The Government has announced that the temporary legislation to allow remote witnessing of Wills in light of the Coronavirus pandemic is to stay in force until 2024.
On 7th September 2020, the ‘Wills Act (Electronic Communications) (Amendment) (Coronavirus) Order 2020 SI 2020/952’ was put before Parliament to allow for remote witnessing of Wills. This subsequently came into force on 28th September 2020 and is now due to end on 31st January 2024.
The extension was initially put in place to account for those who needed to isolate due to COVID-19.
Lord Chancellor, Dominic Raab said: “This is a common-sense measure that will give vulnerable people peace of mind that their wills are recognised if they are forced to have them witnessed via video due to isolation”.
Whilst the extension allows for the witnessing of Wills via video calls. There are no changes to the requirement for Wills to be traditionally signed, meaning that it has to be circulated amongst the parties for signatures.
Research conducted by the Law Society uncovered that having used the ability to witness wills remotely, 14% of legal professionals who had been involved in the making of Wills since the change, have used the ability to witness wills remotely. Of the Solicitors who used remote witnessing 78% described it as a positive or neutral experience. Whilst 58% admitted that they would continue to use it if it remained an option post-pandemic.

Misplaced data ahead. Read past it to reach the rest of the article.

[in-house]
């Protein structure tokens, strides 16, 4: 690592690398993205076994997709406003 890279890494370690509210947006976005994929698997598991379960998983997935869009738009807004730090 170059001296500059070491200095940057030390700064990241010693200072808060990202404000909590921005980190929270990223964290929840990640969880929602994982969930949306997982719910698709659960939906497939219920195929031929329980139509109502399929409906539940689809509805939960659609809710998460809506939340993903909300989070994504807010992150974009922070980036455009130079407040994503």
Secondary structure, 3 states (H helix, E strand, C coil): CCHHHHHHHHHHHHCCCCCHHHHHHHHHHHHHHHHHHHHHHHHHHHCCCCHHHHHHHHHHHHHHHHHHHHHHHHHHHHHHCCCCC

If using the remote signing option, there are stipulations that must be followed.
- The Testator’s hand must be clearly in the frame, with the document also visible.
- The process must be uninterrupted.
- The quality of the video must allow for the whole process to be seen by the witnesses.
The Will itself isn’t legally binding when witnessed remotely until it has been signed by the Testator and witnesses. This means, there is a risk in opting for this method of execution. If the Testator is having to isolate, they have to find a way to deliver the Will to the witnesses.